A clear-eyed assessment of the challenges of this small operation led the team to advocate that the shelter establish an organizational structure with a board of directors and several critical committees, a step that would give them credibility and clear reporting lines, especially for the recommended fund-raising committee. A marketing plan for the new facility relies heavily on a targeting mailing to regional citizens who are already making charitable contributions to animal and environmental causes. Seeking corporate donations was also suggested as was hiring a skilled grant writer to locate additional funding.

Just One Word: Plastics

Team leader Justin Bingman (MBA '04) and team members James Binney (MBA '05), Rob Malen (Econ '04), Shauna Shepston (MBA '05), and David Anderson (MS Finance '05) worked with a thermoforming and injection molding plastics firm about 30 minutes from campus. The company, capable of running around the clock, has most recently only run one shift but can gear up quickly for a second when demand is heavier. Running three shifts is easier on the equipment because it doesn't need to be warmed up and recalibrated each day and because it maximized the return on the capital investment. The company representatives sought advice on increasing demand for their products.

Among the student recommendations were for staff to better understand their labor and fixed costs, simplify the language in their bids, and standardize their bidding information. In today's wired world, the team also urged that the company's website be updated and a feature added that permits clients to ascertain the status of their jobs using a web-based request form. Listing the company on referential industry websites was another suggestion.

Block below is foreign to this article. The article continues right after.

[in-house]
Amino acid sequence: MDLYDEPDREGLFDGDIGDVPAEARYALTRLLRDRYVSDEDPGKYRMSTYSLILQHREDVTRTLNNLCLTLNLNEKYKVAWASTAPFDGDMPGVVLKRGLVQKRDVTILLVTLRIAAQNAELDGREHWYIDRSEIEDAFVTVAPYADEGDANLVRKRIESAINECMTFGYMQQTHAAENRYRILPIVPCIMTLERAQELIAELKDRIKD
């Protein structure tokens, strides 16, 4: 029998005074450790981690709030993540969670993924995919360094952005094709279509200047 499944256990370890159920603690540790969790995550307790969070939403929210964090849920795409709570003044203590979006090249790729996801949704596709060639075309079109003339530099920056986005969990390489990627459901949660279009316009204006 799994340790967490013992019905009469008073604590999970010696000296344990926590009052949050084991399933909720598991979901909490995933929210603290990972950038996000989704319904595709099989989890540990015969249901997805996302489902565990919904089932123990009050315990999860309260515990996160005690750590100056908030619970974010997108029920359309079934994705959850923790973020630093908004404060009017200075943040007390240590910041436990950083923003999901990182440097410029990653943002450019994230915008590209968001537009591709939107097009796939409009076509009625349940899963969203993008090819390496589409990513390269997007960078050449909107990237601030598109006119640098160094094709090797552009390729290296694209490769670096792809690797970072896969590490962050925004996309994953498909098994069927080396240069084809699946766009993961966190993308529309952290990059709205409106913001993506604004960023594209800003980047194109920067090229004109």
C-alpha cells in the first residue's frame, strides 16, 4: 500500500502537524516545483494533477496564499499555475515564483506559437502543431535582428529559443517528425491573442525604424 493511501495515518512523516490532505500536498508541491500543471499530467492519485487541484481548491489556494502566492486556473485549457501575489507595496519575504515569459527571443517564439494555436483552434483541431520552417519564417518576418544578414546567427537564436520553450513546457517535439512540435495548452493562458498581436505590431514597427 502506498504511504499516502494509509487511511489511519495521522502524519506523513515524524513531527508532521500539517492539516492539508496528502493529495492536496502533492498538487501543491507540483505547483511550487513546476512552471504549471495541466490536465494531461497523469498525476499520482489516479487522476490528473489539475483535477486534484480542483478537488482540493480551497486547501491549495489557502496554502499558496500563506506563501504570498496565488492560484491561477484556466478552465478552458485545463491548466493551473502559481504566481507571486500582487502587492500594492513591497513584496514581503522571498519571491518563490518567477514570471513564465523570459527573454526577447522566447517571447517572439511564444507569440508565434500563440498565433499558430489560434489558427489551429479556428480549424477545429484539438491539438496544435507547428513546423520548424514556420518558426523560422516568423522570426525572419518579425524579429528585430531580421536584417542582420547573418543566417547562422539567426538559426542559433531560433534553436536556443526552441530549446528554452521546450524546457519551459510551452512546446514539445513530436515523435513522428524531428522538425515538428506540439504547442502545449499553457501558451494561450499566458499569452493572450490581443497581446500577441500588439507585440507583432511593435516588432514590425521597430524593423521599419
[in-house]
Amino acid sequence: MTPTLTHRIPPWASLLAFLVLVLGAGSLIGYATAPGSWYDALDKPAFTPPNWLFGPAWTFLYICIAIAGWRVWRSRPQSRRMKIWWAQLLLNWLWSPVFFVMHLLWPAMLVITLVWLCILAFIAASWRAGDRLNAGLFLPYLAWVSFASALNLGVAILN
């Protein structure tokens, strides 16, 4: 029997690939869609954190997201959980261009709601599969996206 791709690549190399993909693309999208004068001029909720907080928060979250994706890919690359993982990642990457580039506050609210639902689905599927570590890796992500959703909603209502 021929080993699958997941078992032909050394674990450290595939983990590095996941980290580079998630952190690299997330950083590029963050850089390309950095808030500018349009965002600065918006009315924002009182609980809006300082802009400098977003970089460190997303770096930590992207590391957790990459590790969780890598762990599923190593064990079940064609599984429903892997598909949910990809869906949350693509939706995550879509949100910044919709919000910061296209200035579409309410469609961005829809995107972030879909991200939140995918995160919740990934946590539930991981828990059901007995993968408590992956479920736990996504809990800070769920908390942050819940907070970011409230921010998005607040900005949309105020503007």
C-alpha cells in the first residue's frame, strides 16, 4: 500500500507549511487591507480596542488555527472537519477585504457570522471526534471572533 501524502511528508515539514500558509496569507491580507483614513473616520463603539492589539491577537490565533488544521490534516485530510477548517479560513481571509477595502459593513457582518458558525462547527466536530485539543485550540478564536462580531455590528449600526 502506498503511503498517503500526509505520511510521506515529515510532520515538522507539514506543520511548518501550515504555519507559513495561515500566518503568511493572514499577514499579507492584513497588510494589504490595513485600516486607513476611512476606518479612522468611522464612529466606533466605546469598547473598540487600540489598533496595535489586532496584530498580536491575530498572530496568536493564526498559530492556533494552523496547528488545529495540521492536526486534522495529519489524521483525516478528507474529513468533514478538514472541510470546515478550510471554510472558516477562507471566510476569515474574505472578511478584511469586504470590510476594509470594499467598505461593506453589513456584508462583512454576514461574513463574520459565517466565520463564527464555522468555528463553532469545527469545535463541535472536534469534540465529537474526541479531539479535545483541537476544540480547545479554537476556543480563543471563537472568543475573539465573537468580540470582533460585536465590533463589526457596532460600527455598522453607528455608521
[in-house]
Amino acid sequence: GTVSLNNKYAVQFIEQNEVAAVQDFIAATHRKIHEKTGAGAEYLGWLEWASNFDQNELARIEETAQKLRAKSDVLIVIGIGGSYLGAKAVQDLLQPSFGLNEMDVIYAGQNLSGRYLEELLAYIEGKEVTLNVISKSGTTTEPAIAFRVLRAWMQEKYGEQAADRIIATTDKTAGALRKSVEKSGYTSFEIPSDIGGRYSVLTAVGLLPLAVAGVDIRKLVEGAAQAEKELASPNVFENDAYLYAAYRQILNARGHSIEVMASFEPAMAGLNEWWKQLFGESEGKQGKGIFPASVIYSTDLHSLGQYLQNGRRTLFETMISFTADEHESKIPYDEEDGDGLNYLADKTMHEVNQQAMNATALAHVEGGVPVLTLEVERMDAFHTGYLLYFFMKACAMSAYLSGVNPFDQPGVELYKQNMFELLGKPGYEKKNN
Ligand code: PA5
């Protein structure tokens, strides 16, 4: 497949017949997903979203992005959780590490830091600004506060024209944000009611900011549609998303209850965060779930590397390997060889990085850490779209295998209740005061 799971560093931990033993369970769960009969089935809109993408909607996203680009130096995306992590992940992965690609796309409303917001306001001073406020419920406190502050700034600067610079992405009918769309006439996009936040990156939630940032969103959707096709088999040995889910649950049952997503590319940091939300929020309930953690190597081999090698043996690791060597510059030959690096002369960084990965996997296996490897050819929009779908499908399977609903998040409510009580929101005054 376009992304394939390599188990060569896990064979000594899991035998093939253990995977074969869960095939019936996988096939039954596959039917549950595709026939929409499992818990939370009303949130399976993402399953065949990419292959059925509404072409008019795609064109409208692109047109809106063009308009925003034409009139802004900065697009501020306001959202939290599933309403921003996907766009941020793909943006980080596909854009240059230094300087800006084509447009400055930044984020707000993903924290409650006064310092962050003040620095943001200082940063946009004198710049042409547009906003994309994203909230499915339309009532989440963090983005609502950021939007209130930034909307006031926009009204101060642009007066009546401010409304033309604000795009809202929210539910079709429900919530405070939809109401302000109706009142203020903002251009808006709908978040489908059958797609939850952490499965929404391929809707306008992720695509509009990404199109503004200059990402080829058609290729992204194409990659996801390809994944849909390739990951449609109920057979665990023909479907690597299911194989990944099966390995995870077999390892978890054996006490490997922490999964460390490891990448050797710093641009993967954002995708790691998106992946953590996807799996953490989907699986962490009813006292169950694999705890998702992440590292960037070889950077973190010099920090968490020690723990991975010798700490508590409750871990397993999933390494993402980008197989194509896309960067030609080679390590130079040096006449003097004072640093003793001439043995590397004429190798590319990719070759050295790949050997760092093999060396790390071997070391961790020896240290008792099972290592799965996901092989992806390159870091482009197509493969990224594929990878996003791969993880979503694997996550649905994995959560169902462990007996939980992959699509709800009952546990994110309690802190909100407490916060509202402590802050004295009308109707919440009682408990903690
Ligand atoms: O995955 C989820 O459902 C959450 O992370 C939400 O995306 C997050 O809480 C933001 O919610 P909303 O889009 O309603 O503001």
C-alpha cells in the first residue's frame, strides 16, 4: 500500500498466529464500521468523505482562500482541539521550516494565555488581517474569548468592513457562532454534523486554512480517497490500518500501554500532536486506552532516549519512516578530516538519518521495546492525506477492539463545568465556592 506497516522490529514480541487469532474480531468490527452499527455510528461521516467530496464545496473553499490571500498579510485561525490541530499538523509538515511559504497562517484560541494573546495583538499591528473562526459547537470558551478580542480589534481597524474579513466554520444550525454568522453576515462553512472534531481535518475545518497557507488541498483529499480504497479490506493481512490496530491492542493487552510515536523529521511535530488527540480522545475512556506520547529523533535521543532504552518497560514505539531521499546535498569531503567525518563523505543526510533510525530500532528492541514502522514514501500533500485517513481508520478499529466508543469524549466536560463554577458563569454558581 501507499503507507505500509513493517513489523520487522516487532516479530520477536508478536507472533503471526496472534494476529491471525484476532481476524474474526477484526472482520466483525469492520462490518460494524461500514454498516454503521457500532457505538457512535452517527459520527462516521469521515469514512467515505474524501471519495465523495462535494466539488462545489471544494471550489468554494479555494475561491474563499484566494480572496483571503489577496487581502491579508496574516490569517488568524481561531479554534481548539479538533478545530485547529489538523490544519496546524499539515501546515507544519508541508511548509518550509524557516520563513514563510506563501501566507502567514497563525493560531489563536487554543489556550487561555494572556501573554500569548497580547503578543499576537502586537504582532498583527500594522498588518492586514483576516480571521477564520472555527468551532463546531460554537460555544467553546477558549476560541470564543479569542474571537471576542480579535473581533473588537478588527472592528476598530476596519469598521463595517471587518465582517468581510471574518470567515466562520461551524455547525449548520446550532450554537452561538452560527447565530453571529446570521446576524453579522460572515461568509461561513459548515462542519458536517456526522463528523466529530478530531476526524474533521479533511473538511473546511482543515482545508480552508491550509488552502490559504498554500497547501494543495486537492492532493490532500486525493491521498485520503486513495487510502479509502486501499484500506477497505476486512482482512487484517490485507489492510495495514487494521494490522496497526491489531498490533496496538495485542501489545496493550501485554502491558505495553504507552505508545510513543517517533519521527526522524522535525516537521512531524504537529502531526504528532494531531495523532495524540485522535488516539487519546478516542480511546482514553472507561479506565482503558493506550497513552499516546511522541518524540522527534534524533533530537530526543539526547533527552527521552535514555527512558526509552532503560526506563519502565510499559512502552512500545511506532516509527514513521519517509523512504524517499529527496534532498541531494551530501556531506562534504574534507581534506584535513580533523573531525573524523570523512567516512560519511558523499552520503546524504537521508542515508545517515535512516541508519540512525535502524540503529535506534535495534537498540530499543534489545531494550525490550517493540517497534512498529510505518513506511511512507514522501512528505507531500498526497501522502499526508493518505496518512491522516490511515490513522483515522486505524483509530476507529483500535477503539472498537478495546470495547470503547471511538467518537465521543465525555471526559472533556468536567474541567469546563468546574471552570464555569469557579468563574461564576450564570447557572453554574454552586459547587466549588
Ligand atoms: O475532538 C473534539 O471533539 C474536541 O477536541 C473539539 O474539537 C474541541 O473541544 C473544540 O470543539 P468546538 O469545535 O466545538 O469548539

Making the Grade

The final presentations were polished and professional with the students demonstrating considerable poise as they made their case to the company representatives and other guests. Deliverables ranged from CDs with resources and reports to notebooks bulging with data and references. Best of all, a plan of action revealed next steps to each client.

Questions from the clients further drilled down into the information presented and demonstrated the quick-on-their feet ability of the students to assimilate their data and respond knowledgably and with confidence. The dialog revealed that the students had managed to identify, for example, key concerns of the plastics management team. Said one, "It's reassuring to know that we are heading in the right direction. [The materials assembled by the consulting team] will help us get there." The same client was impressed with the feedback it received from industry insiders.

Other clients were equally glowing in their evaluations, praising the quality of the research and methodology, written reports, and presentations. "Their recommendations were very good, better than materials we have paid for," said one client's written evaluation.

Analyzing the business challenge and crafting a solution to a client's problems was the assignment for the BA 345 student teams. But the bigger challenge was learning what it means to be a consultant to a small business. If the reactions from the clients is any gauge, the teams were successful.

--Ginny Hudak-David
May 2004